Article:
Man.. I love Just Nick videos. When I saw the title of his latest video – “Don’t be a Douchebag Guitarist”, well, it got my attention. Initially I was excited to hear what he had to say about classic DBag guitar moments (playing guitar behind your head, the guitar flip, etc), but I was shocked to find that I was guilty as well.
Let’s watch the video first:
The first lesson was to take a compliment. And man.. I’ve been so guilty of this before. It was good to point it out, identify the problem, and correct it. I’ve played many times where the sound on stage was rough and tough, and when I played quite sloppy. I’ve been that guy that got off stage and received a compliment, and immediately complained about my performance and the rough stage sound. InÂ retrospect, I think it’s because I want to fling out excuses due to.. embarrassment. I mean you want to walk off stage with that feeling of totally killing it, and that doesn’t always happen.
I think this is similar to messing up on stage and not *acting* like you messed up. I remember early on in my guitar life, a mess up.. would mean I would stop playing in disgust. Eventually, it turned into a frowny face (totally not a guitar face). A musician friend back then said “never let the audience know you messed up”. I worked on that, and it’s not a problem now. But, I have to admit, I have walked off stage and let people know my performance sucked. Thanks Just Nick.. I’ll work on that. It’s about the crowds’ enjoyment, and now about how my personal performance meant to me when interacting with the audience post-show.
Are any of you guilty of this? Let me know your thoughts by commenting below!
8 years ago
Hey, thanks for sharing this awesome, and true advice. We are all guilty of the infraction of not accepting a compliment graciously, even outside of performing music. This could be a life lesson, not just a musical one.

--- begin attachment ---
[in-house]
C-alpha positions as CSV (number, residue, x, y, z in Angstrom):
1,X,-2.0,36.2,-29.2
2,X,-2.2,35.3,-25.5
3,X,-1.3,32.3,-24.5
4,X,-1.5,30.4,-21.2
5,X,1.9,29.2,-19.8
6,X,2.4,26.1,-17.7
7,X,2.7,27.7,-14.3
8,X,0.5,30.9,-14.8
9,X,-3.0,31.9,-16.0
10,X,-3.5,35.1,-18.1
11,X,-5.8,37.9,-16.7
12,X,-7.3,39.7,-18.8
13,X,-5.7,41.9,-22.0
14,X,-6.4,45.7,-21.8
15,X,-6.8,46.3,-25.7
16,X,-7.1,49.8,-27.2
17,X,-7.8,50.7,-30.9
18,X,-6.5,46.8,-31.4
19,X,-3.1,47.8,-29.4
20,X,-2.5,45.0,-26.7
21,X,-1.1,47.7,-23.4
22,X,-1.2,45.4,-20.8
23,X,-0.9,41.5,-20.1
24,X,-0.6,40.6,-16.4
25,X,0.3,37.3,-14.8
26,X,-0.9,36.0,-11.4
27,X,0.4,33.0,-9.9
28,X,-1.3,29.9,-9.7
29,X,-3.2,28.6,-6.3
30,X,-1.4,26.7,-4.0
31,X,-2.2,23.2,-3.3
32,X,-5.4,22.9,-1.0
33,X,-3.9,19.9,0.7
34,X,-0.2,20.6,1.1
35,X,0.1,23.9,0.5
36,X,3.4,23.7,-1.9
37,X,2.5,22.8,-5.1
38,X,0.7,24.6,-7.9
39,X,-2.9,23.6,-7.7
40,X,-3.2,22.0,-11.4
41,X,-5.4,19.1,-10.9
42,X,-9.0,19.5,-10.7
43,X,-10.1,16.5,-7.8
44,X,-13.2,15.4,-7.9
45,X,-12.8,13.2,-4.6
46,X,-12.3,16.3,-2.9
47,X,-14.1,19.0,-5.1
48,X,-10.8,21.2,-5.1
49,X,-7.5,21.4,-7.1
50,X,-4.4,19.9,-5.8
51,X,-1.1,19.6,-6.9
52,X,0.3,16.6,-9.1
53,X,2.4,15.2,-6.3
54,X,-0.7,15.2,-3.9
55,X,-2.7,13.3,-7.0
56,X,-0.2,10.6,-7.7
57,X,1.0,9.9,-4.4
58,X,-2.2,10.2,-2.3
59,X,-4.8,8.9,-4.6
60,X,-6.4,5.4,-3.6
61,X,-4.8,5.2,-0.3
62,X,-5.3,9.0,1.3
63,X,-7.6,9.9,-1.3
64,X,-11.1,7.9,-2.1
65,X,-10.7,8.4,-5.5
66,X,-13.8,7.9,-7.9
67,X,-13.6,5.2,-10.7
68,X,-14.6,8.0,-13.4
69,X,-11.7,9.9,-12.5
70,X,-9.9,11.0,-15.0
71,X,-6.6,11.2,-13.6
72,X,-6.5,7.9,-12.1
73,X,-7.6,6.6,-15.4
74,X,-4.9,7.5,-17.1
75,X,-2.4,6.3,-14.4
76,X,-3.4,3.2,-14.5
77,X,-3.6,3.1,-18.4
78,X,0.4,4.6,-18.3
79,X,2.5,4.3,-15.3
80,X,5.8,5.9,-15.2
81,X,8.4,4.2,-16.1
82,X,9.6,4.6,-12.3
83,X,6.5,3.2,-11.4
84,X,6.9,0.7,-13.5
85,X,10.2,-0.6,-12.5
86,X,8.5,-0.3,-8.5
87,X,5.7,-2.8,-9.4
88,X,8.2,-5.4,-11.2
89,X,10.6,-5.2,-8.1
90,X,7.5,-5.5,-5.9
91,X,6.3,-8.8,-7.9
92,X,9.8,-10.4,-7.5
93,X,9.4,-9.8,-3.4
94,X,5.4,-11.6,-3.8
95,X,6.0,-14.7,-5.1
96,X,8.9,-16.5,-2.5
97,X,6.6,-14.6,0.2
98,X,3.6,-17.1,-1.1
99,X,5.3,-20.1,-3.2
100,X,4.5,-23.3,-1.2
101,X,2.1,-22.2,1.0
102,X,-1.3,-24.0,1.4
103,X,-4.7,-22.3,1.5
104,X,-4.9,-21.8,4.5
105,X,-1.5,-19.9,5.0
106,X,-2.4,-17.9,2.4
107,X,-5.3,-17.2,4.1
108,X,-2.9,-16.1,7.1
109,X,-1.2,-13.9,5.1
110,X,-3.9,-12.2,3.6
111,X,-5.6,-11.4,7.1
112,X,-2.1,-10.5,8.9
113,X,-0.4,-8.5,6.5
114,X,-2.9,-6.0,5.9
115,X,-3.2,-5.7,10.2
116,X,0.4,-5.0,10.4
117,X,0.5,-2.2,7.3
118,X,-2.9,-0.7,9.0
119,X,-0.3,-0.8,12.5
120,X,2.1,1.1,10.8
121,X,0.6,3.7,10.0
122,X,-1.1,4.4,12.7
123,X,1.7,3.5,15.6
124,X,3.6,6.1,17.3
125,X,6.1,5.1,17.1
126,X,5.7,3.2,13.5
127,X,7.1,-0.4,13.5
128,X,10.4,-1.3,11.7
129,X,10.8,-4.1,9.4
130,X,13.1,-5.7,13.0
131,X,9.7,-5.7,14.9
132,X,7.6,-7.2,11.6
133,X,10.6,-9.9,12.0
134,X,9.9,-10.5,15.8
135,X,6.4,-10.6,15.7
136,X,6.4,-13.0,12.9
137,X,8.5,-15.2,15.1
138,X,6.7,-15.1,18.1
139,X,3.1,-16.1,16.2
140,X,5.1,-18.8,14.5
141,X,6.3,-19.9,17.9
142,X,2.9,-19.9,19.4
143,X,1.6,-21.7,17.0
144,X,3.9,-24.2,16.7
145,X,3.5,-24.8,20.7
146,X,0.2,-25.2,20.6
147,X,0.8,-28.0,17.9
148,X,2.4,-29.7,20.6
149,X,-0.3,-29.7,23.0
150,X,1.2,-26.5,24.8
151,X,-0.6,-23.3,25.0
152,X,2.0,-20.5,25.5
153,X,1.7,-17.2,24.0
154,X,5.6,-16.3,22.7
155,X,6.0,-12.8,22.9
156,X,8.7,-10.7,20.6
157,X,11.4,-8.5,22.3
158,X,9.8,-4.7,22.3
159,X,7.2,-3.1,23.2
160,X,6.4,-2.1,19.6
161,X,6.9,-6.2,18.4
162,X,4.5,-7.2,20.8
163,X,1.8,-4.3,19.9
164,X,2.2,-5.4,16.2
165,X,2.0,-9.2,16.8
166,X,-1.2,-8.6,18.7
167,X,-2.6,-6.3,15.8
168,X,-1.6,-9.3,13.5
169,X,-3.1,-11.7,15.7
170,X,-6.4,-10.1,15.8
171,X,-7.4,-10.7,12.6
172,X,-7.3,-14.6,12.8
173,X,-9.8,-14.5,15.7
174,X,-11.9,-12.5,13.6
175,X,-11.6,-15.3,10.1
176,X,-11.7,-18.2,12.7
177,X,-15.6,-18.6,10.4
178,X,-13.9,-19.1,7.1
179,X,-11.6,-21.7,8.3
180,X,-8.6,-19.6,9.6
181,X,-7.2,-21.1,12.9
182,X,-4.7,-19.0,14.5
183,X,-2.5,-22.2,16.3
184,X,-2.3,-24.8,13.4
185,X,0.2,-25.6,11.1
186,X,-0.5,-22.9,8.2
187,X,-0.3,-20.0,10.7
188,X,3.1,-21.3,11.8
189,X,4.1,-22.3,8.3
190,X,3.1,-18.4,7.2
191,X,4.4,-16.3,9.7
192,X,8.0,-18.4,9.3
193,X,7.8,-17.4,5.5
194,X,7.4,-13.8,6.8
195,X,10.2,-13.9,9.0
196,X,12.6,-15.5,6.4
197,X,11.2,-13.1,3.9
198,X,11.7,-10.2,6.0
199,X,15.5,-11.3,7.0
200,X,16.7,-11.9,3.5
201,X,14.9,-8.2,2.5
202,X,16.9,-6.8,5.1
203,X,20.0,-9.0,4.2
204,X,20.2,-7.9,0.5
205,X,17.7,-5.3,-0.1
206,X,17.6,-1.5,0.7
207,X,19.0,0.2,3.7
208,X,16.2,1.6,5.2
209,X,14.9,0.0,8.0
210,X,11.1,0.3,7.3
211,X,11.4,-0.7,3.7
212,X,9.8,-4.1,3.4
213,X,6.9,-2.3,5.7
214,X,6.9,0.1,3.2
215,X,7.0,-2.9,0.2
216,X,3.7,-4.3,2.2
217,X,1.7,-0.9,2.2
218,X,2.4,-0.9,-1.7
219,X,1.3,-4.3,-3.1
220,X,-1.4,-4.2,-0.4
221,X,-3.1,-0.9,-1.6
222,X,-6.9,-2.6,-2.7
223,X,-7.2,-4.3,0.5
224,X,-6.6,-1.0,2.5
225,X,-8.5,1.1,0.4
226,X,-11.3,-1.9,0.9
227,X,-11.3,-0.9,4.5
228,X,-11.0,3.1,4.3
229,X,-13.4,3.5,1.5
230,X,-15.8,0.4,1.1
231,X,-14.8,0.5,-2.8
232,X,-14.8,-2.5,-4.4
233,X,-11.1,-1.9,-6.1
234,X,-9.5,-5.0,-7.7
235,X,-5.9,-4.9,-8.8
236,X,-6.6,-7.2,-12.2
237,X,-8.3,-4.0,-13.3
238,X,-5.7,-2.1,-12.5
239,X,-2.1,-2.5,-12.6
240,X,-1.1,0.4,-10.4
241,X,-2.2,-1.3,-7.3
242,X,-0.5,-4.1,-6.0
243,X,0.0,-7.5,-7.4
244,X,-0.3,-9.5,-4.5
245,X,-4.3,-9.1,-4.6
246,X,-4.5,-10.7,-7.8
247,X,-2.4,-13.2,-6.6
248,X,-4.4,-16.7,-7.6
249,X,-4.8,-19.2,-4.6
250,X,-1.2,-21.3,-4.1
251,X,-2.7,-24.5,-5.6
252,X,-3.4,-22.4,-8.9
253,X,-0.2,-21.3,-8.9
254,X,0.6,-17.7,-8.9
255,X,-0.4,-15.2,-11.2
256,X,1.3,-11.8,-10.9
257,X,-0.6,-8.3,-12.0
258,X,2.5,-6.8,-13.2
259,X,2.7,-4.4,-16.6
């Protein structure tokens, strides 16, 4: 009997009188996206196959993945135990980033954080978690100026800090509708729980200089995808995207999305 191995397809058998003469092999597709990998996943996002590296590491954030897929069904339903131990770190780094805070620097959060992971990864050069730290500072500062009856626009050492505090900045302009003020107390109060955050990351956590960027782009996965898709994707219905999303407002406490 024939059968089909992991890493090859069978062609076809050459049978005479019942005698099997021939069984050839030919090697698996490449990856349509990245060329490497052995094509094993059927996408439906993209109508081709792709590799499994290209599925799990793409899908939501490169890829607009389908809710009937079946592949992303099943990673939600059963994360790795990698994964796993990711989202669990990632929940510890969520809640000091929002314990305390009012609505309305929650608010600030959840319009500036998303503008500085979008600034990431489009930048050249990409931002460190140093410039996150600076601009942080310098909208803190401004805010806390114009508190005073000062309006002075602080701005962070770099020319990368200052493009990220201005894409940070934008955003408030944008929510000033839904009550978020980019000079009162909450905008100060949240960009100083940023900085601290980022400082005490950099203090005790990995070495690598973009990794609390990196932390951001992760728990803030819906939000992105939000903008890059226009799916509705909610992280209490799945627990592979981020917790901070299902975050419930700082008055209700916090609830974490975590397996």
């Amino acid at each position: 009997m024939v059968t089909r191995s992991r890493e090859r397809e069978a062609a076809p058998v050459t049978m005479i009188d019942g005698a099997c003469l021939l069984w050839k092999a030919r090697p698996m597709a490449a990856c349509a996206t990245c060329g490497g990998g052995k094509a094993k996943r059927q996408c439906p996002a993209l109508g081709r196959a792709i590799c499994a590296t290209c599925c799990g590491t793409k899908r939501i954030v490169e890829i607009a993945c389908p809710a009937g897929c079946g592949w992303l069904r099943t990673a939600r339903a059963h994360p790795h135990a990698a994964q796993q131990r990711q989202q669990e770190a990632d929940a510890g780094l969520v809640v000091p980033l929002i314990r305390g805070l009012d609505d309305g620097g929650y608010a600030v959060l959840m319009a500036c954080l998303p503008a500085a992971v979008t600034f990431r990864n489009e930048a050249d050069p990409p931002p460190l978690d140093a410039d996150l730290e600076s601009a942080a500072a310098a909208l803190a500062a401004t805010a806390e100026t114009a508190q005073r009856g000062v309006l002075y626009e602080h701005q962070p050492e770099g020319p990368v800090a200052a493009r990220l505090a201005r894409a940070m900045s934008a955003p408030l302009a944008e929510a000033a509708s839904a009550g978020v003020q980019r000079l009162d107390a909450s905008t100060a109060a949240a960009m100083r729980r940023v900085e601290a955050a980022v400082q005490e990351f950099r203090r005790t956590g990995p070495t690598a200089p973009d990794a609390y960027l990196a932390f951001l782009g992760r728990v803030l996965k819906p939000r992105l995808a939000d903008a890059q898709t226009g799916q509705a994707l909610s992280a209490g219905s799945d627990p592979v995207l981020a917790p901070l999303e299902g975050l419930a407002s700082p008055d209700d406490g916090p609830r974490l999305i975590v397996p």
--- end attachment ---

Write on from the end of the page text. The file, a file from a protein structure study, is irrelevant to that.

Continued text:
I really get his “struggle” theme. I think that is what works for me. I always play on the edge of F’n up all the time. It’s where I live, regardless of location. I think that is what helps create MY sound. My drummer has done this as well and I have felt the same, and I relate that it’s difficult to take a compliment when you just don’t feel it was the best it could have been. Well, tough shit…it is history. Take the compliment graciously and do better next time.
One thing I struggle with, though, is even when I have that euphoric, satisfied feeling of musical accomplishment, that I conveyed that musical message I was attempting to get across, I still have difficulty taking that compliment. I always say thank, but I always feel that apprehension. Not quite sure it’s douche-baggery happening there, but I will be more receptive to compliments in the future because of you guys sharing. There is always something to work on…
Oh, and you did a great job posting this for us…;)Reply
8 years ago
Im so bad guilty of this. Its not intentional, i just cant help being honest with people. I always have fun, and it shows but Its insanely difficult to fake like i did when someone said it was great.Reply
8 years ago
I once saw a legendary guitarist play a sold-out show to a room full of guitarists who roared there appreciation of every note. He came off the stage, muttering “that was terrible, I couldn’t play at all.”
I thought it was sad to see that he was such a perfectionist that he couldn’t enjoy his own performance and the applause of the audience.Reply
6 years ago
The best thing is to just say thanks buddy, and thanks for coming out to see the band,we appreciate your support.
Sometimes the show is a total clambake but, most non muso’s wouldn’t even notice that your guitar is horribly out of tune.Reply